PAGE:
Well, folks, it’s been almost a year since the last installment of this pop geography series we call Dystopian Road Mix. Since it’s been such a long time, allow me to re-explain the premise: basically, like everything else on this blog, it’s a self-indulgent exercise, wherein I take my personal travel itinerary and make it vaguely relevant by mapping it to the musical histories of the cities I pass through. This particular installment I’ve actually had on the backburner since last November, when I made plans to visit my girlfriend’s family in Baltimore for Thanksgiving. But, as we all know, I didn’t write shit last November, so here we are.
In a way, though, I’m glad I didn’t get around to finishing this piece until now. This April, the Baltimore police killing of 25-year-old Freddie Gray, and the ensuing civil uprising, brought Charm City to the forefront of the national consciousness for the first time since, probably, the end of The Wire (Baltimoreans, I’m sure, yearn for the heyday of John Waters, back when their hometown was better known for Divine eating dog shit off the sidewalk than for urban violence or racial injustice). In the immediate aftermath of the Baltimore rebellion, there was a lot of talk–some of it in good faith, most of it not–about how the “rioters” were doing violence to a great city’s heritage and reputation. I think it’s worth examining just what we mean when we talk about that heritage and reputation; and I think, in my humble opinion, that a major part of it lies in Baltimore’s musical culture.
So, here’s my modest attempt to commemorate Baltimore’s musical history. As always, it’s a necessarily abridged telling, and I am far from an expert. But I do think it speaks to the fact that culture is something that belongs to the masses–even in times of unrest–and not to some vague notion of civic propriety that we must protect from the barbarians at the gates. The unrest may be over, at least for the time being, but the people’s ownership of their own cultural tradition still bears repeating.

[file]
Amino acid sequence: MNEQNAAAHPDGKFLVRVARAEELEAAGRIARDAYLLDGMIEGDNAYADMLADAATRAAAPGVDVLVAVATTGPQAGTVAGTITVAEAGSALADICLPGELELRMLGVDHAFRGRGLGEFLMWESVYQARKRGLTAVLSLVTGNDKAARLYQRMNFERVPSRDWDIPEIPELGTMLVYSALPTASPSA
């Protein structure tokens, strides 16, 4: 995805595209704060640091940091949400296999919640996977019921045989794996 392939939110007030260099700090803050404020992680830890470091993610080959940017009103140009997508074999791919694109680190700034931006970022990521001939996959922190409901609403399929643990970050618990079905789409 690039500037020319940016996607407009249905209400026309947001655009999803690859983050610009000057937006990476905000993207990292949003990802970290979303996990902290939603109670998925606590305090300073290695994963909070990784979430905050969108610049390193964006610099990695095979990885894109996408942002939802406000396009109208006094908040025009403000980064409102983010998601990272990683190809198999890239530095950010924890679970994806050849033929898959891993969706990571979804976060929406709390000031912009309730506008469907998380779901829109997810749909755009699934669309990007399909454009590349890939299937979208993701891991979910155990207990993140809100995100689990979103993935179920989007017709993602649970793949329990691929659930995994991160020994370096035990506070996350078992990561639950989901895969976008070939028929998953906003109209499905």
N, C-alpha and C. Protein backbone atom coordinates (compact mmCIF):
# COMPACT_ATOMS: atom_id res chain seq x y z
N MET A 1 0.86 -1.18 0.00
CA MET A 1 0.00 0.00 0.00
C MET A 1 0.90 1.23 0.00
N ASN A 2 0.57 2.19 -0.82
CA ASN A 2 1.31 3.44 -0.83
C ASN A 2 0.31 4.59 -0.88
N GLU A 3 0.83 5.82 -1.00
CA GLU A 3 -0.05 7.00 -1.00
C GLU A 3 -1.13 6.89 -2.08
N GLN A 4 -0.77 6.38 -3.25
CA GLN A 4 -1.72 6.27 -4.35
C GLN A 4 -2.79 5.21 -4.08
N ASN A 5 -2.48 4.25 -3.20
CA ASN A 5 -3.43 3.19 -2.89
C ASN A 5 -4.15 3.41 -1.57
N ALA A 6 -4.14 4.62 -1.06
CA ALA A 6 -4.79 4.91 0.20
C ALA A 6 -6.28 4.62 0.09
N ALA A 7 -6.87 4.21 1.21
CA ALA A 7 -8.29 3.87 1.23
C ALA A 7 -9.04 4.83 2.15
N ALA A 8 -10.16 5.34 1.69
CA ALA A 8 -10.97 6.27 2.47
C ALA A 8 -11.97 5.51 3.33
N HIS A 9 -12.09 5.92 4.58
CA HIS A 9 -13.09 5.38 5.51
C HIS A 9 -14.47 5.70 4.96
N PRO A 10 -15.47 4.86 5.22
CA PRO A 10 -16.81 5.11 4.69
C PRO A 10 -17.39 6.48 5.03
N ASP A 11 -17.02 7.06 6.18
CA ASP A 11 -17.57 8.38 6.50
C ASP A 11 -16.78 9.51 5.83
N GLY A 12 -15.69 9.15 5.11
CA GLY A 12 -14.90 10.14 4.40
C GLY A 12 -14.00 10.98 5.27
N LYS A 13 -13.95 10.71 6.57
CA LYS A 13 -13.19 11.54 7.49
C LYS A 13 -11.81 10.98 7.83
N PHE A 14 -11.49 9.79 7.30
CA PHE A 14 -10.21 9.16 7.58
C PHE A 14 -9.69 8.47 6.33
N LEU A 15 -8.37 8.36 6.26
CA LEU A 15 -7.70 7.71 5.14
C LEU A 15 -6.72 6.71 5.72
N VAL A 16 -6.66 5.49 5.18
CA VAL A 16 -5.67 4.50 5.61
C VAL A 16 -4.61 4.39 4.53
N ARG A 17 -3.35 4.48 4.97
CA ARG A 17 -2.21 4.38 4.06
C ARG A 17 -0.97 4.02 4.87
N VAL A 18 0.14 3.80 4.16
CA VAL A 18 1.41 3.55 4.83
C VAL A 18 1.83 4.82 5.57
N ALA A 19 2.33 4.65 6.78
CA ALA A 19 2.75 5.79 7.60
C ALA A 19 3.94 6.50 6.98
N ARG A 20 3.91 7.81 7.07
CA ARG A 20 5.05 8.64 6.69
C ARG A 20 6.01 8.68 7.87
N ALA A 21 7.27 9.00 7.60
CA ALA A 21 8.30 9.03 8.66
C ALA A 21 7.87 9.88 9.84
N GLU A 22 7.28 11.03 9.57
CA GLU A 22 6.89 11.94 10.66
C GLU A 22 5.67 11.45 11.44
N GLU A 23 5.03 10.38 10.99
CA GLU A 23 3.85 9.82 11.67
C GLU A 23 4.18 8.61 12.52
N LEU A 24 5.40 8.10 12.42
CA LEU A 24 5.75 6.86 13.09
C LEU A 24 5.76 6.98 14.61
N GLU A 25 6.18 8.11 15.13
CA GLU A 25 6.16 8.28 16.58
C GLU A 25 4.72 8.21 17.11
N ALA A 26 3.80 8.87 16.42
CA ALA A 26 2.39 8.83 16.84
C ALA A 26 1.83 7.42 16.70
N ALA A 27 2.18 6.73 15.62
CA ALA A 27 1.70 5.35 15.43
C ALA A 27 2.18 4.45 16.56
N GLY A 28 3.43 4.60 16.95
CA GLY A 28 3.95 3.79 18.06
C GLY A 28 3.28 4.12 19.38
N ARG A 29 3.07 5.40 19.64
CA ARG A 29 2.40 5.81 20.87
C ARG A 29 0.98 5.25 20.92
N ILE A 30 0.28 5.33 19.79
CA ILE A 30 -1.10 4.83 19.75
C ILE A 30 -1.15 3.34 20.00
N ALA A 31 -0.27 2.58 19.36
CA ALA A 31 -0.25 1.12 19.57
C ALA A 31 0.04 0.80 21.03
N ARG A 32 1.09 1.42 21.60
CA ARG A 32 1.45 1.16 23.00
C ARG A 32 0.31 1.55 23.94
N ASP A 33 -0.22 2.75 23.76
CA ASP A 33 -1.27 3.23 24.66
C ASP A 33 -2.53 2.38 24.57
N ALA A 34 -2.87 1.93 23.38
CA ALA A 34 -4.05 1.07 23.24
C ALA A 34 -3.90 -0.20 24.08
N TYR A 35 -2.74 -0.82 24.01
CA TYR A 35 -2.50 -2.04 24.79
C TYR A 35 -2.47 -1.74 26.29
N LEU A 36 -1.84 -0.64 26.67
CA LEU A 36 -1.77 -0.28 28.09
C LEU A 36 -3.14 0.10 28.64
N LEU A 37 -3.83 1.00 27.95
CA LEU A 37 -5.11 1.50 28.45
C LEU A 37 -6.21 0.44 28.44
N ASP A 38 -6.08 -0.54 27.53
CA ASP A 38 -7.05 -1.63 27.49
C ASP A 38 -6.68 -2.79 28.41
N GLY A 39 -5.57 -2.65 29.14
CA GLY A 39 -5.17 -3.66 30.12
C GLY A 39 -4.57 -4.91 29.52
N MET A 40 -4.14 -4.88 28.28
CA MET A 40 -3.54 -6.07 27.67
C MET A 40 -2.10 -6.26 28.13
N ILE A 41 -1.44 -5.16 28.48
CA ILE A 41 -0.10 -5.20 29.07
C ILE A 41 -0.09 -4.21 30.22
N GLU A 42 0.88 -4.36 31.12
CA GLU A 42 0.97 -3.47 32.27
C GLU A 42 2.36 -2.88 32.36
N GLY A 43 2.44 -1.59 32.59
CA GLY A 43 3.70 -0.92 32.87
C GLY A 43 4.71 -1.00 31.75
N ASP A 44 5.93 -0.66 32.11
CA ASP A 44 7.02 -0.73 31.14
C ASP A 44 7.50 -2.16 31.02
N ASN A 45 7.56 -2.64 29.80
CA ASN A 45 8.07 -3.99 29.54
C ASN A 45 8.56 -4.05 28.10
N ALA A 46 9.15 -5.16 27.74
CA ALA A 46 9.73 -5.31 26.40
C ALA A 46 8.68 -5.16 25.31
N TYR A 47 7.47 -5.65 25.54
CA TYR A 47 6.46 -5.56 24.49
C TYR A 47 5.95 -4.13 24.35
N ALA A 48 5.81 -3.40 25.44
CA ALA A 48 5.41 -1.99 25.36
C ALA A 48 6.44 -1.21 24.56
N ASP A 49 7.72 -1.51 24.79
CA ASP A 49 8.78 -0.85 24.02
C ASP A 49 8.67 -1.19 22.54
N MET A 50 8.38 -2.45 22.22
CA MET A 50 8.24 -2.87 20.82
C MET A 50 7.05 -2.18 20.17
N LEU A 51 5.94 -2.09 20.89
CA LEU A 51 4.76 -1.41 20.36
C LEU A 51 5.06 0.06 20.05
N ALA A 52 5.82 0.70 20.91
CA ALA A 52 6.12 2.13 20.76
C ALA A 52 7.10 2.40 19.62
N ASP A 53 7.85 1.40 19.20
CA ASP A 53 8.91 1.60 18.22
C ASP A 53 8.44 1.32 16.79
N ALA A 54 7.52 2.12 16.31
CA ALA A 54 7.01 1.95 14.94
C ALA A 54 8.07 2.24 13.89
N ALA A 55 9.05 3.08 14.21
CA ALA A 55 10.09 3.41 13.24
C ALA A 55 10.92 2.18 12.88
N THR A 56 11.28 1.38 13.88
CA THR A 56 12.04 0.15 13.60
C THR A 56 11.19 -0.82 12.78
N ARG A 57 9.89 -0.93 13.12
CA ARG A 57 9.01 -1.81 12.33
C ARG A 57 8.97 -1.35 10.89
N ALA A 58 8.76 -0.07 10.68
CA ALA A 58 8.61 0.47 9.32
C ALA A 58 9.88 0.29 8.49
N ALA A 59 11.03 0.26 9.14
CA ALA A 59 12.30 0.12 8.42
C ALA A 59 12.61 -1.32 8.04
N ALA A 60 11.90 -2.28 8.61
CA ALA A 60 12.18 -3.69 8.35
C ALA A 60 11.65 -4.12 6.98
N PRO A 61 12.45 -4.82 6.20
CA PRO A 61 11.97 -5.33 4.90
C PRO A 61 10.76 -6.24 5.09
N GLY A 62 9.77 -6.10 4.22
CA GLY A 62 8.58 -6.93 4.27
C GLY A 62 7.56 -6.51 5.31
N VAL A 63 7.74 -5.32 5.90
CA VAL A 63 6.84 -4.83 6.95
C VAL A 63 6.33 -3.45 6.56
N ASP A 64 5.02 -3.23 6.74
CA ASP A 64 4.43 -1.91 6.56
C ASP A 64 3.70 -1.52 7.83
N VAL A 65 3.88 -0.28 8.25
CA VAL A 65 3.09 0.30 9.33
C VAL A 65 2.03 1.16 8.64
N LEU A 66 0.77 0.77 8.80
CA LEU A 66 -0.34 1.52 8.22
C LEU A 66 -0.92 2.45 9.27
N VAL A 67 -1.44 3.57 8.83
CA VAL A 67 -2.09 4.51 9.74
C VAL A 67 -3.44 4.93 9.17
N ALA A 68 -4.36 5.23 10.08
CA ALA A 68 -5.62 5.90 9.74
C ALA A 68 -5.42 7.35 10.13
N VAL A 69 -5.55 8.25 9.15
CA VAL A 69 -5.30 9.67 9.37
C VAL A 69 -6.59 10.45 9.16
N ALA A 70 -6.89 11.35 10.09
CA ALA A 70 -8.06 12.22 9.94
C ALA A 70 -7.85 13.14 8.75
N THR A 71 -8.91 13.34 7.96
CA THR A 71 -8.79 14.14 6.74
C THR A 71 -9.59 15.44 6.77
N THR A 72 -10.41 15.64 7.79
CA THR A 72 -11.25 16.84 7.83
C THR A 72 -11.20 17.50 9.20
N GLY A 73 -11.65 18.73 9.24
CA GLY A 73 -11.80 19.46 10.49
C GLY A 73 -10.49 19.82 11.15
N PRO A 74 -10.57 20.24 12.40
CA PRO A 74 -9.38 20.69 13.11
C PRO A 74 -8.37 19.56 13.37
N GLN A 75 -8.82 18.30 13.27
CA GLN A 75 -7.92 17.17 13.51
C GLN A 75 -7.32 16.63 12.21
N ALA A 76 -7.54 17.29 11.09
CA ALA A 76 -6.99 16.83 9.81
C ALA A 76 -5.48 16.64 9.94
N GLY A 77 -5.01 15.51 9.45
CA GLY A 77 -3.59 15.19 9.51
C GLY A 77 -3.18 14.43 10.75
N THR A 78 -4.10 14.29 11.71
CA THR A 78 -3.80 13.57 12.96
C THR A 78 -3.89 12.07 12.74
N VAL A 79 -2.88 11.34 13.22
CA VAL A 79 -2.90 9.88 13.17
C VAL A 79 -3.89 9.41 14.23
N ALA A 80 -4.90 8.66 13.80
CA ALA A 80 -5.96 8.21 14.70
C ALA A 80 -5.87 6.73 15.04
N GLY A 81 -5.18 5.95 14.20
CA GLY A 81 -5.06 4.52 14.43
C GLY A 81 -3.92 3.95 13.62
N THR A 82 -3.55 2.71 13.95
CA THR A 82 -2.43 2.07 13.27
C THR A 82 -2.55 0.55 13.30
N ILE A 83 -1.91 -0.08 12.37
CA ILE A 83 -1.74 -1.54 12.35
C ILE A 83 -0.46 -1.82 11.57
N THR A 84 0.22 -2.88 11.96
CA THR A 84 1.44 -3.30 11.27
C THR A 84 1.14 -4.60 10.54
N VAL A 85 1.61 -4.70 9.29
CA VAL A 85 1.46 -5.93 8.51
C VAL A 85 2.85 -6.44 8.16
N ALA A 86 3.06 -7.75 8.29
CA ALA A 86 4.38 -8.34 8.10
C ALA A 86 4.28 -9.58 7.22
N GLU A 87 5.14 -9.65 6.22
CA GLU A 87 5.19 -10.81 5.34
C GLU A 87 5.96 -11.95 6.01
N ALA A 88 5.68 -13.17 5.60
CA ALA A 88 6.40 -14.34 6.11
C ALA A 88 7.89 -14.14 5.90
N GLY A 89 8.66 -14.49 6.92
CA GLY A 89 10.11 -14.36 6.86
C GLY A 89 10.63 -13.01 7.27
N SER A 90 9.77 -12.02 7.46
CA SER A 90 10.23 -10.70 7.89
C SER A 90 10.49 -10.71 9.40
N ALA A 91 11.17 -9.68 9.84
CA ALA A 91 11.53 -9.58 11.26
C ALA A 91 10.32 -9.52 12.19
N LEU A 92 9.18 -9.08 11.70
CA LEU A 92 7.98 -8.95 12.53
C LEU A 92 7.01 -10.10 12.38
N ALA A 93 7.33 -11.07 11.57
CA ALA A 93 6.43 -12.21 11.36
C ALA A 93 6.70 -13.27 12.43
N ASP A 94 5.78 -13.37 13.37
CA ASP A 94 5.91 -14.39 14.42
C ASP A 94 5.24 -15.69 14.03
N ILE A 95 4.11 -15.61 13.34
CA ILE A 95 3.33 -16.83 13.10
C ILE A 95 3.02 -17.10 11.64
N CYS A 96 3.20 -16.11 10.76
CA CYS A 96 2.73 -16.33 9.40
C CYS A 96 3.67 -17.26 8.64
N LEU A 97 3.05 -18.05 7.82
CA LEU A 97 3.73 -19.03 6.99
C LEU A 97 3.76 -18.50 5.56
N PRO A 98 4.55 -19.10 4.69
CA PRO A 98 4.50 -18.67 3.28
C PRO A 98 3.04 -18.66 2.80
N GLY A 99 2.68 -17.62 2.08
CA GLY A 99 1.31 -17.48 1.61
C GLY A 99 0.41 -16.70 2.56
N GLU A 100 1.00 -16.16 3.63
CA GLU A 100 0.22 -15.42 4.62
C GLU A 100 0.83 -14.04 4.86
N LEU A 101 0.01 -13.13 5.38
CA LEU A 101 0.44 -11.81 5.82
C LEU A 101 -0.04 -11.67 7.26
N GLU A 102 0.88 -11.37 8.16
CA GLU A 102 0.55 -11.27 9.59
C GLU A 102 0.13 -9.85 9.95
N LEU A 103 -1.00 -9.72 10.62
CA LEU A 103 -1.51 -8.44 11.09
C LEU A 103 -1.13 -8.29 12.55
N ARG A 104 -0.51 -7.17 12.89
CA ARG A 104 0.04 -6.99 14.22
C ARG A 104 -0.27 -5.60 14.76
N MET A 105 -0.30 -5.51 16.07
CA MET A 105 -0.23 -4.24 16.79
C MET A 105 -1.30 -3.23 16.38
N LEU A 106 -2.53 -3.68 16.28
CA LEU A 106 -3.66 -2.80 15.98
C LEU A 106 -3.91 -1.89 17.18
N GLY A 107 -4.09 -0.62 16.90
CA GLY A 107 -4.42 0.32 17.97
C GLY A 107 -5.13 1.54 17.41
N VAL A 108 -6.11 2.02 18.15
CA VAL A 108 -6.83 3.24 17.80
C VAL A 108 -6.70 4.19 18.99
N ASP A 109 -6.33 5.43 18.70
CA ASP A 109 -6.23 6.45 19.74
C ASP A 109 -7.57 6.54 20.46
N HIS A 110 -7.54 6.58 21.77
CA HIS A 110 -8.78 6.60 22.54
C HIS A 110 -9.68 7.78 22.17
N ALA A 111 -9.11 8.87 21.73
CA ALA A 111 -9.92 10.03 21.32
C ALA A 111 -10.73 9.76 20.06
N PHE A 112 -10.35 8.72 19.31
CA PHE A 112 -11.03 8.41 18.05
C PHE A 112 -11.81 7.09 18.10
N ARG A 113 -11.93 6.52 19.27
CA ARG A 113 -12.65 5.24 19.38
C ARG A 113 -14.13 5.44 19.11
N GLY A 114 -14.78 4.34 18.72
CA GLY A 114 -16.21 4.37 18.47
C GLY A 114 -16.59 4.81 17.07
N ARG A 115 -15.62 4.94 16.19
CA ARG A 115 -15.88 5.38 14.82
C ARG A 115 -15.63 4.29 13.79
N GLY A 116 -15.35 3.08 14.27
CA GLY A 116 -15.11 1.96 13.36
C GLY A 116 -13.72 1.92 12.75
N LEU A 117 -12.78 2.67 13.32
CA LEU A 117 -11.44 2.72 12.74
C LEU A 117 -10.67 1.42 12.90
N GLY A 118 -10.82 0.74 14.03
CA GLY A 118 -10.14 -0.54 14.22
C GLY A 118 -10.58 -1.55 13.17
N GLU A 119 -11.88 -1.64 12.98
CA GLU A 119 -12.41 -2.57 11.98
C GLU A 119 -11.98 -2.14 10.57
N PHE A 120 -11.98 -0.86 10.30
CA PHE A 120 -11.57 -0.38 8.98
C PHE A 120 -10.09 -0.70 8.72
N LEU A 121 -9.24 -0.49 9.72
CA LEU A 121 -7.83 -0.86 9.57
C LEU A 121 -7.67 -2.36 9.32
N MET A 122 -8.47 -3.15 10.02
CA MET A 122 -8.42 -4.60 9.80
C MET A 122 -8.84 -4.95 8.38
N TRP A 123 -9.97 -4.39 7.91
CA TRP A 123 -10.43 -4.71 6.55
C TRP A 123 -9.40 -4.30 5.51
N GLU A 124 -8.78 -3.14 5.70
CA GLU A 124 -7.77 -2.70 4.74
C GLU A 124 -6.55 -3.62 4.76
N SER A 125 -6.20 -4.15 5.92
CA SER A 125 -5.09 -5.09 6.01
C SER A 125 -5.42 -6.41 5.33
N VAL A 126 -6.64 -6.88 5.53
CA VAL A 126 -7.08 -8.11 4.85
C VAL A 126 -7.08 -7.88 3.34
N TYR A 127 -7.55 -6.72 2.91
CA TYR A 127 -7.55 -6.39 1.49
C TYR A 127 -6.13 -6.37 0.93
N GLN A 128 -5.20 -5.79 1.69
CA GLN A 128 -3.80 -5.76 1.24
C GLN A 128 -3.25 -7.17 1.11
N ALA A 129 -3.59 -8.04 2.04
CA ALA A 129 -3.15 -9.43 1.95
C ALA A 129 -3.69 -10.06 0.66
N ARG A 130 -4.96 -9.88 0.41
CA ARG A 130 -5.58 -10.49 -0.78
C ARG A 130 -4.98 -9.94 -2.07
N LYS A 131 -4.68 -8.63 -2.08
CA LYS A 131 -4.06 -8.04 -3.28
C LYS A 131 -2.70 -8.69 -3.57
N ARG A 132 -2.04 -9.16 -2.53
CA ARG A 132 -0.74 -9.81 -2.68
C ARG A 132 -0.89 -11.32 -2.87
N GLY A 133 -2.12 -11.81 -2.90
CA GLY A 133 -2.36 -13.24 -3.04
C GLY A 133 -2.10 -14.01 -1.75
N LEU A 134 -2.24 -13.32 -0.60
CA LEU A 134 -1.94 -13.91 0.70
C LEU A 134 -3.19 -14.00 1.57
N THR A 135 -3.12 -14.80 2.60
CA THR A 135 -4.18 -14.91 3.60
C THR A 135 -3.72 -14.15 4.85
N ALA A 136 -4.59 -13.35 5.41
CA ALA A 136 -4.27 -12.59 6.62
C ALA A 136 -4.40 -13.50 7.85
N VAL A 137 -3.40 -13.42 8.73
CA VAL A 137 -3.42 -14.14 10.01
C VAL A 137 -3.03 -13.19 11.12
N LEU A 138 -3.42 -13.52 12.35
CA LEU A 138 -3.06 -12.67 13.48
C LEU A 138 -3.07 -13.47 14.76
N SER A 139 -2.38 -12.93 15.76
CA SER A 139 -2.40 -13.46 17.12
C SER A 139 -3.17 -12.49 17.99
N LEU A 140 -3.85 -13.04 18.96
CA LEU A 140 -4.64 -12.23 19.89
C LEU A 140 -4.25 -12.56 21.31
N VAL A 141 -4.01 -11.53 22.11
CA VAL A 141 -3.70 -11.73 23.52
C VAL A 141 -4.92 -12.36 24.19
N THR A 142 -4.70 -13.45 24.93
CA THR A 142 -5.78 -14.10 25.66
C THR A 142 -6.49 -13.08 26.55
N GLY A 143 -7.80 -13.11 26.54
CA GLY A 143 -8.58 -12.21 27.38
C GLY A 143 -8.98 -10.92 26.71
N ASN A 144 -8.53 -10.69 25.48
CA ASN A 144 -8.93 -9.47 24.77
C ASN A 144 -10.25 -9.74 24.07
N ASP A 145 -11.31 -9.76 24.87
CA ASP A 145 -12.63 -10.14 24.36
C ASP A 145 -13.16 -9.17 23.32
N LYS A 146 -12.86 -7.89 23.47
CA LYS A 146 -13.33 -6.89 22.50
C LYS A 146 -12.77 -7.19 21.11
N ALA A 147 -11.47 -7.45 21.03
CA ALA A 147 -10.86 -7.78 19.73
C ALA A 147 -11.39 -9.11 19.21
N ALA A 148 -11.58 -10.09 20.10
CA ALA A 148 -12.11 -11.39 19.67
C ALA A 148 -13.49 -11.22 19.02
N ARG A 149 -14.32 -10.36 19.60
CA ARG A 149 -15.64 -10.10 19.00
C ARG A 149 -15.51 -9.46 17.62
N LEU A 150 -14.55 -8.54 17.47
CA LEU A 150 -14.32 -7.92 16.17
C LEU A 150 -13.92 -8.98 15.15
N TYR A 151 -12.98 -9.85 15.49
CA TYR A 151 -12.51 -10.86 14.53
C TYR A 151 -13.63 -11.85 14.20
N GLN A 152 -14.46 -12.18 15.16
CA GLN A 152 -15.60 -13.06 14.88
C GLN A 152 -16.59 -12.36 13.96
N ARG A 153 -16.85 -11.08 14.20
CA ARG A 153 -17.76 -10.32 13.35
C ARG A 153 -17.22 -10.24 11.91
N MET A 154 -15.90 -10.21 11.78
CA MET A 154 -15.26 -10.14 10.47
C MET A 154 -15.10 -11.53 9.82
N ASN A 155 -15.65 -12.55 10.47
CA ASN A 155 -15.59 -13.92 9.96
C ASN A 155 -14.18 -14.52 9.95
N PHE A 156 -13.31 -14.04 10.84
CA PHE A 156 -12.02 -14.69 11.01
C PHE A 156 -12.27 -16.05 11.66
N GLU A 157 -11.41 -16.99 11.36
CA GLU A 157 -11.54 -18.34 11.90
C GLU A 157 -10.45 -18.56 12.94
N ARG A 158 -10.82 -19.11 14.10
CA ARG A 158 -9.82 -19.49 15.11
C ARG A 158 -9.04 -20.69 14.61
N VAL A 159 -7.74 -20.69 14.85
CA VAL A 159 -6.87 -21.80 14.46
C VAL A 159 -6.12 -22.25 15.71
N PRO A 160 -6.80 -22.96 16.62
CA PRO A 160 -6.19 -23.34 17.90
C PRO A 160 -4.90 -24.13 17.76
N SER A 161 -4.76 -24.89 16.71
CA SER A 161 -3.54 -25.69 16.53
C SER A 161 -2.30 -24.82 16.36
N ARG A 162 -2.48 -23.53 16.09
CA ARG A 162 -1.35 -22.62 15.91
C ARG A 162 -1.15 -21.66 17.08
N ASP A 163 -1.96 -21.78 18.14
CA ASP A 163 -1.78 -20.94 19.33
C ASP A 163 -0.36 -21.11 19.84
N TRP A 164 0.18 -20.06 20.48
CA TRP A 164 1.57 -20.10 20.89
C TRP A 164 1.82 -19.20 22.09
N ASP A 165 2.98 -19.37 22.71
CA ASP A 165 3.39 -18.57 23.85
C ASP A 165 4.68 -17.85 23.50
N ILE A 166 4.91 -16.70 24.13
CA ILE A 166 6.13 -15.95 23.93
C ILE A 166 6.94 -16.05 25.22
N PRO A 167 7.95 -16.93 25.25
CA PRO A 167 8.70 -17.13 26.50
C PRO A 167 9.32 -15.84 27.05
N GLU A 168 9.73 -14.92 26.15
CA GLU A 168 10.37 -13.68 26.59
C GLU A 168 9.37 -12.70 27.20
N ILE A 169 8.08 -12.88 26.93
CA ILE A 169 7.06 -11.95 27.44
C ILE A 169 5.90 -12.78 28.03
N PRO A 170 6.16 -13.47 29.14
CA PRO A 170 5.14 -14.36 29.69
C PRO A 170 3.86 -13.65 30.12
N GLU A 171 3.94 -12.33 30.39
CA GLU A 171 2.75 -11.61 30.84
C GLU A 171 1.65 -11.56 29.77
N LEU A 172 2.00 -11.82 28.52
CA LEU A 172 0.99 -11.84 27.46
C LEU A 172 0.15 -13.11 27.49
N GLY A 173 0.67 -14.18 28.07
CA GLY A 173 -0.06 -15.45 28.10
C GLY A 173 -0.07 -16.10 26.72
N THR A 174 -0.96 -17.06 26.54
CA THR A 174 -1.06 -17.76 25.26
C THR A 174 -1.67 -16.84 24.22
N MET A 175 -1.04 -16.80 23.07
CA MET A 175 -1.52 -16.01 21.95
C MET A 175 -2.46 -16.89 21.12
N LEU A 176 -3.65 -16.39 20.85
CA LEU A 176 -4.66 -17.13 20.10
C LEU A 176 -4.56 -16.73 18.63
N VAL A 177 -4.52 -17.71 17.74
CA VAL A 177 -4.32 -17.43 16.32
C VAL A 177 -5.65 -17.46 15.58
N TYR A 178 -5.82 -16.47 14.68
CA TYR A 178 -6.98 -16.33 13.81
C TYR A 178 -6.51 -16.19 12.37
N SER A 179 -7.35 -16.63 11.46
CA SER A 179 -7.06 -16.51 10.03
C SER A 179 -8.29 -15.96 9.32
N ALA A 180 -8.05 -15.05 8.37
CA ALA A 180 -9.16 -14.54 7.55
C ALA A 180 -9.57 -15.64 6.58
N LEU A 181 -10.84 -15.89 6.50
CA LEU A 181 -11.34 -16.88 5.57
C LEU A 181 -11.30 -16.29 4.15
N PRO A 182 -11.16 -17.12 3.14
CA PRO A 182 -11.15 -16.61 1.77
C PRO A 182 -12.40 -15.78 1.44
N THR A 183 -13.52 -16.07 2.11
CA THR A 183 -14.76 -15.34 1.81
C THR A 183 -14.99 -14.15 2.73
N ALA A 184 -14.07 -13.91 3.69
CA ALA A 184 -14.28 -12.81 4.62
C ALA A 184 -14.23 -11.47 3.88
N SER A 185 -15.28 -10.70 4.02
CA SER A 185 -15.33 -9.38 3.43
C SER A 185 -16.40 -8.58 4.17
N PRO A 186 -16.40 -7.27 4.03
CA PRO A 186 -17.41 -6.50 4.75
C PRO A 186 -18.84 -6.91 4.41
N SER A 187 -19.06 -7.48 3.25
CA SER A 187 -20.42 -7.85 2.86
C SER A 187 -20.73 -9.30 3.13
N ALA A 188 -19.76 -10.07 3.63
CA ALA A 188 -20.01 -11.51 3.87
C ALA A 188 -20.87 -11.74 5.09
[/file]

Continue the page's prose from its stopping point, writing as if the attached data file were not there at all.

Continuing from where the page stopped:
Like most American popular music traditions (see also: Kansas City, Chicago, Detroit), Baltimore’s is, first and foremost, indisputably Black. The long-segregated city has been a major center for the African American community since the 19th century; before emancipation, Maryland was home to one-fifth of all free Black people in the country, and Baltimore was where a large percentage of them lived. One of the most famous products of this vibrant community, centered around Pennsylvania and Fremont, was composer and pianist James Herbert “Eubie” Blake. The only surviving child of former slaves, Blake composed his first melody, the “Charleston Rag,” when he was only twelve years old. He wrote much of his best-known material with the composer and singer Noble Sissle, a native of Indianapolis who he met in Baltimore in 1915. Sissle and Blake became a popular vaudeville act, and later wrote and produced musicals–including Shuffle Along, the 1921 Broadway debut of which launched the careers of Josephine Baker and Washington, D.C.‘s own Florence Mills. This playlist’s selection, “Baltimore Buzz,” sees Blake paying tribute to his hometown even as his groundbreaking Black musical was causing “curtain time traffic jams” along 63rd Street in New York.